The Radio Wave Mystery That Changed Astronomy : Short Wave In 1967 Jocelyn Bell Burnell made a discovery that revolutionized the field of astronomy. She detected the radio signals emitted by certain dying stars called pulsars. Today, Jocelyn's story. Scientist in Residence Regina G. Barber talks to Jocelyn about her winding career, her discovery and how pulsars are pushing forward the field of astronomy today.

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The Radio Wave Mystery That Changed Astronomy

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EMILY KWONG, BYLINE: You're listening to SHORT WAVE from NPR.


Jocelyn Bell Burnell knows that in space, just as in life, nothing lasts forever.

JOCELYN BELL BURNELL: Bigger stars, at the end of their life, explode dramatically. They usually brighten up. They kick out a whole lot of gas and stuff into space, and the core gets kicked against, gets compressed, get shrunk right down.

BARBER: Massive stars, more than 20 times bigger than our sun, eventually collapse into black holes, infinitely small points of immense mass that we can't directly see. Then there are smaller stars, still bigger than our sun, that don't fully collapse into black holes.

BELL BURNELL: They're known as neutron stars because they're largely composed of one of the fundamental particles that we call neutrons.

BARBER: Those neutrons - they were created when the pressure from the explosion compressed the protons and electrons so tightly together, they combined.

BELL BURNELL: And so the core of the star becomes a ball that's about 10 miles across, typically, and spinning very rapidly, a bit like the ice skater pulling her arms in spins faster.

BARBER: A chunk of a neutron star the size of just a sugar cube would weigh a billion tons on Earth or - no big deal - about the weight of a mountain. And because of that compression, these stars have much stronger magnetic fields.

BELL BURNELL: The strong magnetic field keeps the charged particles constrained, and having lots of energetic, charged particles confined to a small volume and whizzing around like fury will likely give you radio waves.

BARBER: Which is a good thing because....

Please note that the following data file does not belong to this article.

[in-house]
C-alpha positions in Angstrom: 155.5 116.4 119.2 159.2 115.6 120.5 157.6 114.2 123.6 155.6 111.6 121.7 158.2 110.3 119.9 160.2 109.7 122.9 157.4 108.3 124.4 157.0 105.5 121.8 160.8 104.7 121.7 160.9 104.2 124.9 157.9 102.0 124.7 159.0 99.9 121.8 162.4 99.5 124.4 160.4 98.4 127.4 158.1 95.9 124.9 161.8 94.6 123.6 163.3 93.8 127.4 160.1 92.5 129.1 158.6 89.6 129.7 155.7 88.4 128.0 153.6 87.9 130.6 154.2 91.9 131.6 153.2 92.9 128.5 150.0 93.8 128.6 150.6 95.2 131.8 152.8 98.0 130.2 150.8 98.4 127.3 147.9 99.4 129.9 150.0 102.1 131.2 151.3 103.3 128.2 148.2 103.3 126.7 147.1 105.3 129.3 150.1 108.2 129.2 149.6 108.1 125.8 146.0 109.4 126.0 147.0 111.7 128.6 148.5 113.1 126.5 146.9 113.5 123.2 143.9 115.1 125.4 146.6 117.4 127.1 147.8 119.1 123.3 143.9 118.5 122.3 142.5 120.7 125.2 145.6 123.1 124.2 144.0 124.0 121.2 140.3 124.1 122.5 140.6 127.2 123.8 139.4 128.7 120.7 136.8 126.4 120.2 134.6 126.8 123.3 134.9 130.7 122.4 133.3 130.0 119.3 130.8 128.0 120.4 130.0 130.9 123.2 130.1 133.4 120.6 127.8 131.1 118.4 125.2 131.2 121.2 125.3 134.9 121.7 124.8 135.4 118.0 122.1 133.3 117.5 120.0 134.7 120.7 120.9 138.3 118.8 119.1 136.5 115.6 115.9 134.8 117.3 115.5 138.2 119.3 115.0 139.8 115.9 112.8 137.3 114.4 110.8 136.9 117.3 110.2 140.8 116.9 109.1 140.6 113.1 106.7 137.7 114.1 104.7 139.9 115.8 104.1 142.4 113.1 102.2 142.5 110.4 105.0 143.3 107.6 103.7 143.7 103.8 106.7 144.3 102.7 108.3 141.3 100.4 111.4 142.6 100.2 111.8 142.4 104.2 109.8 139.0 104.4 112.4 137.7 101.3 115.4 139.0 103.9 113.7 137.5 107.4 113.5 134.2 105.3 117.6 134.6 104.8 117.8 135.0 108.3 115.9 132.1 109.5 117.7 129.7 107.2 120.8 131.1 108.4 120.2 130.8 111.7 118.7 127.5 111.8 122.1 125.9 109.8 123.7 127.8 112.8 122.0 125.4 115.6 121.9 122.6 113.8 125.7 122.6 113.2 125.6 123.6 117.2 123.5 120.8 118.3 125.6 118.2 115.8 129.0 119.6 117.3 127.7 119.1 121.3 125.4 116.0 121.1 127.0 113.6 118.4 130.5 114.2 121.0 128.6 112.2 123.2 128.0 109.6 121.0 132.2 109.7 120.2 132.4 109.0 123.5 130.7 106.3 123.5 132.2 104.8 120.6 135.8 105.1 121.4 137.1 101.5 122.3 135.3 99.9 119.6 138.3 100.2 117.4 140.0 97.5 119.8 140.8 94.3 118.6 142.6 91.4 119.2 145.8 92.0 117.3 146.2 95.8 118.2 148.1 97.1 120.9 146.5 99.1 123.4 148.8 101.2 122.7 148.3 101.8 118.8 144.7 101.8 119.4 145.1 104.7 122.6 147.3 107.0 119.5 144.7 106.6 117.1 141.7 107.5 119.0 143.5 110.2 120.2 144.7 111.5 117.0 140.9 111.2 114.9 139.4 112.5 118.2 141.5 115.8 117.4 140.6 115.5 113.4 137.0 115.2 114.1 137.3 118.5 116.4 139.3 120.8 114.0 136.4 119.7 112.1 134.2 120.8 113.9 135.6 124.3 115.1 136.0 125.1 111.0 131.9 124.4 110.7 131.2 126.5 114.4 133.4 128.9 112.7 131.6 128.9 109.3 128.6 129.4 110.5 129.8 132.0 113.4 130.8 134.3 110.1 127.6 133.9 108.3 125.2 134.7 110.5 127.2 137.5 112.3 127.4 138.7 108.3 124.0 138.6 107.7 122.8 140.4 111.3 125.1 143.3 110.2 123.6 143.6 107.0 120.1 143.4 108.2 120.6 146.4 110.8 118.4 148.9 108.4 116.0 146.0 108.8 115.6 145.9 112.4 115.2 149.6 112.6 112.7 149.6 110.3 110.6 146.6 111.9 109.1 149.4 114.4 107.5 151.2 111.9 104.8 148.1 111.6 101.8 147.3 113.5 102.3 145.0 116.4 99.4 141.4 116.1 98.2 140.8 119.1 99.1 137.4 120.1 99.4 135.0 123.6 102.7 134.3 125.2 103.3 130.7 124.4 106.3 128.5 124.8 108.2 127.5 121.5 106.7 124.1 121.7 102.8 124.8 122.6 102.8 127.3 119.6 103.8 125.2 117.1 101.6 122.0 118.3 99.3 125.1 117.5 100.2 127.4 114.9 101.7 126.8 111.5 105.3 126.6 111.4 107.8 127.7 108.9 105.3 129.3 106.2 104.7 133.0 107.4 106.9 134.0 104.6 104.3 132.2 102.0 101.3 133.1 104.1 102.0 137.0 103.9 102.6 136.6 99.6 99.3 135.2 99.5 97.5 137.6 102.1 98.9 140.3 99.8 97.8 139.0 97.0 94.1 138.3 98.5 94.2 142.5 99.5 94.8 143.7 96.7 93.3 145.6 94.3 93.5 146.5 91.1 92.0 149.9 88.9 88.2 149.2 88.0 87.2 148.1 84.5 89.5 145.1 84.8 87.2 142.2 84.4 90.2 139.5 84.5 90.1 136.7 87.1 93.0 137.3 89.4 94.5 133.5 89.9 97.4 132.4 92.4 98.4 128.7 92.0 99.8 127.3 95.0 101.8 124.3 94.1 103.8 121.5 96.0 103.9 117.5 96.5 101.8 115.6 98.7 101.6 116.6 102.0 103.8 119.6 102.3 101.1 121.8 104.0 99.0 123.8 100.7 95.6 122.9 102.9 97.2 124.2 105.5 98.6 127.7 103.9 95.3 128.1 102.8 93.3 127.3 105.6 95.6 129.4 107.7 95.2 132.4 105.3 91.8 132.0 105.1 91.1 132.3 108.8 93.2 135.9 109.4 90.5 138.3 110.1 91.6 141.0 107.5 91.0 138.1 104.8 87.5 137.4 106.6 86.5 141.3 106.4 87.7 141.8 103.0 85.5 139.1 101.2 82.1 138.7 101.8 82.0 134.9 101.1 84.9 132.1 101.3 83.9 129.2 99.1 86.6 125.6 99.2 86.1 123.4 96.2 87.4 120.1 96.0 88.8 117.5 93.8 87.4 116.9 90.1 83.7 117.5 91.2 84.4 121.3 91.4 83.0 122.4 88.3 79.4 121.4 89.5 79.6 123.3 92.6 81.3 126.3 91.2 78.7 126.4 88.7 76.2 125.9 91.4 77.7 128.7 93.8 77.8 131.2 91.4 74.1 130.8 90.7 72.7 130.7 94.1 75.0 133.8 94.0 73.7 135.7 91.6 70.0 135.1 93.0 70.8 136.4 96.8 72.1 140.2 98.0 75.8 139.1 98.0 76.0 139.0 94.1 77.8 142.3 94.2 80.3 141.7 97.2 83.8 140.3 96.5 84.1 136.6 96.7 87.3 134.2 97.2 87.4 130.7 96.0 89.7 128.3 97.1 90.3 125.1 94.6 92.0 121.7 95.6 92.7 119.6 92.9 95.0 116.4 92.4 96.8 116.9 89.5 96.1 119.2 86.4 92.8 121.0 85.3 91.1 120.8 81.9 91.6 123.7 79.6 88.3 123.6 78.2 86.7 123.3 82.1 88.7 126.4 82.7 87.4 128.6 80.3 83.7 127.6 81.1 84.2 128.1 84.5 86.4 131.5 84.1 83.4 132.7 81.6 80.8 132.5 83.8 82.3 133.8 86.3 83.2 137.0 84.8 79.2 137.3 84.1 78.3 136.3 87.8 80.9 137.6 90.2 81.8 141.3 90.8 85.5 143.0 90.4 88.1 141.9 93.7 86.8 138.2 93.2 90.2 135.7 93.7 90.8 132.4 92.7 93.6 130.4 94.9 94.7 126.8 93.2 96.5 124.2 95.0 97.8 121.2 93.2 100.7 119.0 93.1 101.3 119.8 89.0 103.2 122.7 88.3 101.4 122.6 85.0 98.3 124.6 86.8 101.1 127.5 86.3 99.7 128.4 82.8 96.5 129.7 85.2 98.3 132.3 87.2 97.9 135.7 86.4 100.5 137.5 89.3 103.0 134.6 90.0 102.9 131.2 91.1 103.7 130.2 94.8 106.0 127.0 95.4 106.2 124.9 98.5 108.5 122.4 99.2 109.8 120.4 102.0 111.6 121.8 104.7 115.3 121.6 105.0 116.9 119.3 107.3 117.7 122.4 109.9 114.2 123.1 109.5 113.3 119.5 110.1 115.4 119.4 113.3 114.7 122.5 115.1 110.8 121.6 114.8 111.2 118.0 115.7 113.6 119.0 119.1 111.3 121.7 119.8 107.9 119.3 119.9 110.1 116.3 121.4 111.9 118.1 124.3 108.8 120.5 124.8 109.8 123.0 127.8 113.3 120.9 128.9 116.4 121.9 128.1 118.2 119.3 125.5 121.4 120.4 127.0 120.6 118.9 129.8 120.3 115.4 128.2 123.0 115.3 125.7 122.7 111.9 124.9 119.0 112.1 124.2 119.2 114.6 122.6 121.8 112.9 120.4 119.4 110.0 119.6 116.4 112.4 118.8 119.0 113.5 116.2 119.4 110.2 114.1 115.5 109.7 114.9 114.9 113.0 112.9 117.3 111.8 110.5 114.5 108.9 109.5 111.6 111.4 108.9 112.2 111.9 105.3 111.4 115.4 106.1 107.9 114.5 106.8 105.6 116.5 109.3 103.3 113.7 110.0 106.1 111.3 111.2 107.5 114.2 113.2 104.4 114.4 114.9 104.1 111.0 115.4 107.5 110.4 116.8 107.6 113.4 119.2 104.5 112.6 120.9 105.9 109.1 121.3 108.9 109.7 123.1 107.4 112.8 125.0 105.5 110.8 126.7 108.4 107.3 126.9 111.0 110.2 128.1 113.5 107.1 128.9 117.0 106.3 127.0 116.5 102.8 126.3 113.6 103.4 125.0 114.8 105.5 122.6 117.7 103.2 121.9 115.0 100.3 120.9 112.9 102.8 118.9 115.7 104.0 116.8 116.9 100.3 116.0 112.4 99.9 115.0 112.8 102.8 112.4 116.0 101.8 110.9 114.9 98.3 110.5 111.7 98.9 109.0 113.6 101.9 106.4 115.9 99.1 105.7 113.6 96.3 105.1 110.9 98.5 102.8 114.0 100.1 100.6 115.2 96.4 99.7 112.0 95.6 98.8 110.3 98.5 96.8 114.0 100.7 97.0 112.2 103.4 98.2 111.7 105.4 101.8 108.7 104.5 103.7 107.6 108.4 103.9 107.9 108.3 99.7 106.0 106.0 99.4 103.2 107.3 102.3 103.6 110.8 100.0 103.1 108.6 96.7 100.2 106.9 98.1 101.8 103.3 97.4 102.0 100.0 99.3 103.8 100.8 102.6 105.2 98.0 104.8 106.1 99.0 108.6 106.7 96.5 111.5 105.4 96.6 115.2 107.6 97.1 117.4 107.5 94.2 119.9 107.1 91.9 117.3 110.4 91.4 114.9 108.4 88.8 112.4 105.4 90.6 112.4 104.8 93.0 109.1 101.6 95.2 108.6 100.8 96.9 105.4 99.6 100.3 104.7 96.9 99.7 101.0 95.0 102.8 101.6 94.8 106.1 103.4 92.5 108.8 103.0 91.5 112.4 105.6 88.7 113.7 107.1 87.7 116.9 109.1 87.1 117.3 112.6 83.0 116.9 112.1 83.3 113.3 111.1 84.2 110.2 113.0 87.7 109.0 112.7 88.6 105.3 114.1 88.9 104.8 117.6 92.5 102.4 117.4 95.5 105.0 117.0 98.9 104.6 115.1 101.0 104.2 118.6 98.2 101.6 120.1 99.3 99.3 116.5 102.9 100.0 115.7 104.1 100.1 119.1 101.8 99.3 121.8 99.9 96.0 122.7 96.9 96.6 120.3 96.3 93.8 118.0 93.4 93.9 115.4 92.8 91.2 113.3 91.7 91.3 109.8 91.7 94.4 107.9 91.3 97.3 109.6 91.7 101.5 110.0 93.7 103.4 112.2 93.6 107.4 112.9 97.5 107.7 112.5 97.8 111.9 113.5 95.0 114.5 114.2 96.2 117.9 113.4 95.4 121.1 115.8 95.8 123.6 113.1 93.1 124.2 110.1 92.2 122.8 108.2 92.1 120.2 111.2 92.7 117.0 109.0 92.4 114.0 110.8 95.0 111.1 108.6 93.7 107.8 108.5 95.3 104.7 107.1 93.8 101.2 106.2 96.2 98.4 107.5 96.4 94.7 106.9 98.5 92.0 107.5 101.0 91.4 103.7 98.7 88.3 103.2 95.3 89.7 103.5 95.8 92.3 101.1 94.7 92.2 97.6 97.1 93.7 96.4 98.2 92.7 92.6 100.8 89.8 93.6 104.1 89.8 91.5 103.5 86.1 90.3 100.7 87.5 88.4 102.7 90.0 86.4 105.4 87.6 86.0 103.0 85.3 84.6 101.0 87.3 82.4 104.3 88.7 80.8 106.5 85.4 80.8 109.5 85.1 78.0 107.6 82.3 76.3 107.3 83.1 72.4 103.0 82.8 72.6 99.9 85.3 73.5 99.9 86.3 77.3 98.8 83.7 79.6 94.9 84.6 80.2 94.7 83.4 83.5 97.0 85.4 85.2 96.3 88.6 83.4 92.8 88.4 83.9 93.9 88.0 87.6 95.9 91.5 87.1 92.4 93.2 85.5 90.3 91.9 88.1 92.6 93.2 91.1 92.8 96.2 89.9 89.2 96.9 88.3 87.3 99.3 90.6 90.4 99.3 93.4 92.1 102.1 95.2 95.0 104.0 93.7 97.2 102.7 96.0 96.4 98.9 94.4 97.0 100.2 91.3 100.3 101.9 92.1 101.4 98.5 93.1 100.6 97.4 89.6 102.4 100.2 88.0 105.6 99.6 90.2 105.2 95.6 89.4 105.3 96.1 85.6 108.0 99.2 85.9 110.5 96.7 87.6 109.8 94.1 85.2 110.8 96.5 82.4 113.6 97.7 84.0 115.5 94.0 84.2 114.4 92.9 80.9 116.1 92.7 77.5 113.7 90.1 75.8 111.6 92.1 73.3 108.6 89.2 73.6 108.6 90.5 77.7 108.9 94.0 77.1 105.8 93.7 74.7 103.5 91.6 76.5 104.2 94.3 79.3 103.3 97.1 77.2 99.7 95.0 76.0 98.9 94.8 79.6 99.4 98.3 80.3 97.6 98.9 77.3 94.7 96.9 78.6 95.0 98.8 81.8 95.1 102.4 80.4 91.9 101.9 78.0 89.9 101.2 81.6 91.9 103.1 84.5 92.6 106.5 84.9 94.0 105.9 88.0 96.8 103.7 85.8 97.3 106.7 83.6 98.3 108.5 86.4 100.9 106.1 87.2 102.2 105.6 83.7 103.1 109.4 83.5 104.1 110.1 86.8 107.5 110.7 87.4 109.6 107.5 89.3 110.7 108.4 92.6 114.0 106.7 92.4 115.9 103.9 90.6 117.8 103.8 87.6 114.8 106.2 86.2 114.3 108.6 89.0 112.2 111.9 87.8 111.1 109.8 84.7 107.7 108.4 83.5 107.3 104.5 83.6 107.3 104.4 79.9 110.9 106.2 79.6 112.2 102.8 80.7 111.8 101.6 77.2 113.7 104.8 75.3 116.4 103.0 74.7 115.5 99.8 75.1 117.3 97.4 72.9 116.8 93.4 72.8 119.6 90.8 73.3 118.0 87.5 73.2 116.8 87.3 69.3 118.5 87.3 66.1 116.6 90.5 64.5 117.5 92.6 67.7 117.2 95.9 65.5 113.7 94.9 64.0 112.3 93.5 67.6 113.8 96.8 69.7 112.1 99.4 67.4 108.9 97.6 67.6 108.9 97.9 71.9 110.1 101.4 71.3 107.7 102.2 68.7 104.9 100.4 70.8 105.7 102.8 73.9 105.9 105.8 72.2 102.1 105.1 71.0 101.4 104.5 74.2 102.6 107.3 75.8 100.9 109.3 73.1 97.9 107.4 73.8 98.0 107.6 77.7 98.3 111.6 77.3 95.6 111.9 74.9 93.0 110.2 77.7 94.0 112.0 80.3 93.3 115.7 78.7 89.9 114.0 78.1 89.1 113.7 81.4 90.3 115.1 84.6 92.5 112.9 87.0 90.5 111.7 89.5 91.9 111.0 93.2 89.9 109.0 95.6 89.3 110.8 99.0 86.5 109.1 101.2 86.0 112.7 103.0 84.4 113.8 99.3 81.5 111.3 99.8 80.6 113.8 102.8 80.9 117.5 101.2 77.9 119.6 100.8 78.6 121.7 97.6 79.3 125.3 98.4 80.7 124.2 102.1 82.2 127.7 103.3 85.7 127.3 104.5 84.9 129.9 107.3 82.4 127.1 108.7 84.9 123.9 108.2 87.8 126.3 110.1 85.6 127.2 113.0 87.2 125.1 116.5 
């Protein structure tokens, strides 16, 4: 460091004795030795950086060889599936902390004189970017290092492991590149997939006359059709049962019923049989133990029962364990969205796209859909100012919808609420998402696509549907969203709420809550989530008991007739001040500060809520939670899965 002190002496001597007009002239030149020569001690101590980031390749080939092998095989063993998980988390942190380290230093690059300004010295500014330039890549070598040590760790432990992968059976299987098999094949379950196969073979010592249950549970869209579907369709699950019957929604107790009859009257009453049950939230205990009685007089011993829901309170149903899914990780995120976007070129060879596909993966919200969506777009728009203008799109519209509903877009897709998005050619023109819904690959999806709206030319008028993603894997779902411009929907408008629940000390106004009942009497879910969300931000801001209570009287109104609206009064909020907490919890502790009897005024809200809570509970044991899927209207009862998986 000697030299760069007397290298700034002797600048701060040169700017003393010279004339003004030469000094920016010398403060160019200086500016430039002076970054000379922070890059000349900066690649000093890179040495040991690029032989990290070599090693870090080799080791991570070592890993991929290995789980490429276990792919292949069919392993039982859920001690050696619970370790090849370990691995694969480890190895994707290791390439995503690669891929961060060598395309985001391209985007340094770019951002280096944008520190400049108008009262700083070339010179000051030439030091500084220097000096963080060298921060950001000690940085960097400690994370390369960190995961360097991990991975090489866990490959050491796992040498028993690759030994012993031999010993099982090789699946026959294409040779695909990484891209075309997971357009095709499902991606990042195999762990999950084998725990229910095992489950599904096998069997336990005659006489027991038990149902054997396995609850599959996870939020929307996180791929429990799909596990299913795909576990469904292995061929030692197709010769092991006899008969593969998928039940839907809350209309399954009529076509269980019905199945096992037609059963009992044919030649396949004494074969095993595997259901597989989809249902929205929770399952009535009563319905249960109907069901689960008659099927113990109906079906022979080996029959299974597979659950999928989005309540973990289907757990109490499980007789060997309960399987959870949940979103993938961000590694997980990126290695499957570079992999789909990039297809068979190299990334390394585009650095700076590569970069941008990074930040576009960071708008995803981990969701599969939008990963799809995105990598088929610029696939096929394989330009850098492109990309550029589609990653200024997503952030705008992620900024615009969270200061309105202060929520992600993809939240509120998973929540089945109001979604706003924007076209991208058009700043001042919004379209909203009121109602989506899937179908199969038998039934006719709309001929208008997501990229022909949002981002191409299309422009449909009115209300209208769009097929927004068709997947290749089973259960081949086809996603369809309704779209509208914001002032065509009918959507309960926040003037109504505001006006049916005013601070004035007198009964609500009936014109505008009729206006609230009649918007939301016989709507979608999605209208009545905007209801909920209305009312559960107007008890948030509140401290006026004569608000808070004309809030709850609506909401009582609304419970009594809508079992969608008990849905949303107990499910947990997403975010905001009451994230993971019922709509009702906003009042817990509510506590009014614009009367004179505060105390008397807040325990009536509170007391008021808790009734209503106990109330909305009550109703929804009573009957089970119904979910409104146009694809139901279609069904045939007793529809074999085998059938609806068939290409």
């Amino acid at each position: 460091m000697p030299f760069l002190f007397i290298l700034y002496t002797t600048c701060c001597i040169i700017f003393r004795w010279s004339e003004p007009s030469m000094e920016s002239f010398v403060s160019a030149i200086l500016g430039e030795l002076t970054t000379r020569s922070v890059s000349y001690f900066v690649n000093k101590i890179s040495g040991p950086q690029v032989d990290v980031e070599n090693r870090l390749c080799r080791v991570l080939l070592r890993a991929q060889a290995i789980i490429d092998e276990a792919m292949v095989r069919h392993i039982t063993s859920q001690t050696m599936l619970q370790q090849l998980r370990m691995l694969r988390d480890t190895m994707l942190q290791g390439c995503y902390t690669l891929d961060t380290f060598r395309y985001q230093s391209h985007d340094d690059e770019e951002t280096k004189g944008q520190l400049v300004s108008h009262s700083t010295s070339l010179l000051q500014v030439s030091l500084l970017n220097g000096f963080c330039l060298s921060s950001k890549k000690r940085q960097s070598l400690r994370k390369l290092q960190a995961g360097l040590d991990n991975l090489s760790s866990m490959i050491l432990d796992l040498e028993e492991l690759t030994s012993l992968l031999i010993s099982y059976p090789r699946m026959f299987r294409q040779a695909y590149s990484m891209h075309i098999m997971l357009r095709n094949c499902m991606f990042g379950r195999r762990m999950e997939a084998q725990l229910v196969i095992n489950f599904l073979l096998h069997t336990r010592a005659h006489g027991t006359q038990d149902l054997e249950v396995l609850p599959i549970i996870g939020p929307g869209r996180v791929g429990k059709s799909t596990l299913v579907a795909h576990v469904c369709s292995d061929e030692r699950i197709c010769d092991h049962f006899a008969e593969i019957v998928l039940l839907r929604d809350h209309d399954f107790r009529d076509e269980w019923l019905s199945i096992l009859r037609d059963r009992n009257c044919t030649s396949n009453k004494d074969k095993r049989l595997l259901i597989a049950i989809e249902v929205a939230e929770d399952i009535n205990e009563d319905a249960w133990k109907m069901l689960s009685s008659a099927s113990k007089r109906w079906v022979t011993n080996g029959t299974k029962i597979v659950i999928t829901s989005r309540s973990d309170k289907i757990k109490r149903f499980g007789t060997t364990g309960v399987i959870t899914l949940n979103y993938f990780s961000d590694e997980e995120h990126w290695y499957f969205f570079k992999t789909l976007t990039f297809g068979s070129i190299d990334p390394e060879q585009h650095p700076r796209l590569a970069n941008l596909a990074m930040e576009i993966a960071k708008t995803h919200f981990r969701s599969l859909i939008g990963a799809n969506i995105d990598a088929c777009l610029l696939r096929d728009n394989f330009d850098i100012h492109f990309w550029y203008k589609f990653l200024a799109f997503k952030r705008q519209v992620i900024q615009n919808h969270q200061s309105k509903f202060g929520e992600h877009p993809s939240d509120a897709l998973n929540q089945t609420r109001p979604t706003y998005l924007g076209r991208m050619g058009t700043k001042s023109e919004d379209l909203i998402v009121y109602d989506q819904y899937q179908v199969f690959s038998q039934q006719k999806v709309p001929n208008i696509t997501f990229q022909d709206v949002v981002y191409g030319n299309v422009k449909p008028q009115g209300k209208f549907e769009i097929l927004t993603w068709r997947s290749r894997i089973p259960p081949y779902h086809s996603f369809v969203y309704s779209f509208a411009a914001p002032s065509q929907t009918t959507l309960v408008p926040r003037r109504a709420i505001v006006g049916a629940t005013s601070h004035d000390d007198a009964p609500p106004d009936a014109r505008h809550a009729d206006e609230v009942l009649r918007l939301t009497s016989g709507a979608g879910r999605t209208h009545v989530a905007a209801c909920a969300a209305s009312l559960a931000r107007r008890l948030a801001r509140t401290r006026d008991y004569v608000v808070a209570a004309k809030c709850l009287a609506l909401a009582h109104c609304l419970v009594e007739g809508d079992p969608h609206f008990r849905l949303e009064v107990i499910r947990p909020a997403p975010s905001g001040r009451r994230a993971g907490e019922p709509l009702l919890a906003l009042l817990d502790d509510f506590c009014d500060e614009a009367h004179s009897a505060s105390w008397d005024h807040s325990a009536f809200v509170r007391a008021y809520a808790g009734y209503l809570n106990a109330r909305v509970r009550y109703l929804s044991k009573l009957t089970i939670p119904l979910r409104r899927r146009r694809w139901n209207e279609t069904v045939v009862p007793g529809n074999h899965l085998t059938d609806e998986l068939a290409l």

BELL BURNELL: Very, very few of them shine light. So when we don't see them that way, we see them through the radio waves that they give out.

BARBER: These radio waves shoot out of the magnetic poles of some of these neutron stars as they spin. And on Earth, you'll only detect the radio waves if they happen to sweep across our planet like the beam of a lighthouse.

BELL BURNELL: You only see them if they shine in your face or into your radio telescope.

BARBER: It looks like a pulse. That's why these particular stars are called pulsars.

BELL BURNELL: Pulsar is an abbreviation for pulsating radio star. I'm Jocelyn Bell Burnell. I discovered the first pulsar in 1967 and the second one and the third and fourth in 1968.

BARBER: Today on the show, Dr. Jocelyn Bell Burnell's story - how her astronomical discovery revolutionized an entire field of science. I'm Regina Barber, and you're listening to SHORT WAVE, the daily science podcast from NPR.

Jocelyn was just a teenager when astronomy took root.

BELL BURNELL: The real eureka moment for me was I was reading a book by Fred Hoyle where he was talking about these big galaxies, you know, 100,000 million stars. And Fred Hoyle in this book was talking about how these galaxies rotate, spin about their center. And we're learning about this in school, and Fred's talking about these galaxies with stars rotating. And what keeps them going around in a circle and not flying off into space? Wow, I like this physics. I could be an astronomer and do this for a job.

BARBER: Life was just a blank page for her to fill in.

BELL BURNELL: And then somebody pointed out to me the obvious. Astronomers work at night. And as a teenager, in fact, even still now, I'm useless if I stay up all night. I thought, oh I can't be an astronomer. I can't work at night.

BARBER: That is, until she found a kind of astronomy she could do in the daytime - radio astronomy.

BELL BURNELL: Because the sun doesn't dominate the radio sky the way it dominates the light sky.

BARBER: So with a bachelor's degree in physics and a desire to be a daytime astronomer, Jocelyn starts graduate school at Cambridge, where she helps build the radio telescope that she used to detect the first pulsar, although, at the time, that's not what she was looking for.

BELL BURNELL: I am the person operating this radio telescope, looking for radio waves from stars and galaxies, particularly quasars, out there in space. I can't honestly remember what the definition was at the time I started, except that they were intriguing and mysterious.

BARBER: At the time, astronomers had only ever detected about 20 of these elusive quasars.

BELL BURNELL: And I got the number up from 20 to 200. We now know that they're galaxy-mass things, but they have a huge black hole in their center, which really dominates their behavior in many, many ways. And we probably know of thousands by now.

BARBER: So Jocelyn searches for these quasars by detecting radio waves with this telescope. Basically, some of the light from distant stars reaches us as radio waves, and these antennae on the radio telescope focus those waves. The receiver detects those signals and turns them into data points on a page that look kind of like the marks on a polygraph.

BELL BURNELL: But in amongst all the data, there's a little signal that doesn't make sense. And the first couple of times I see it, I log it with a question mark and - (with echo) doesn't make sense - pass on. You know, there's real work to be done.

BARBER: And as one of the only women, she was very concerned about proving she was capable of that real work.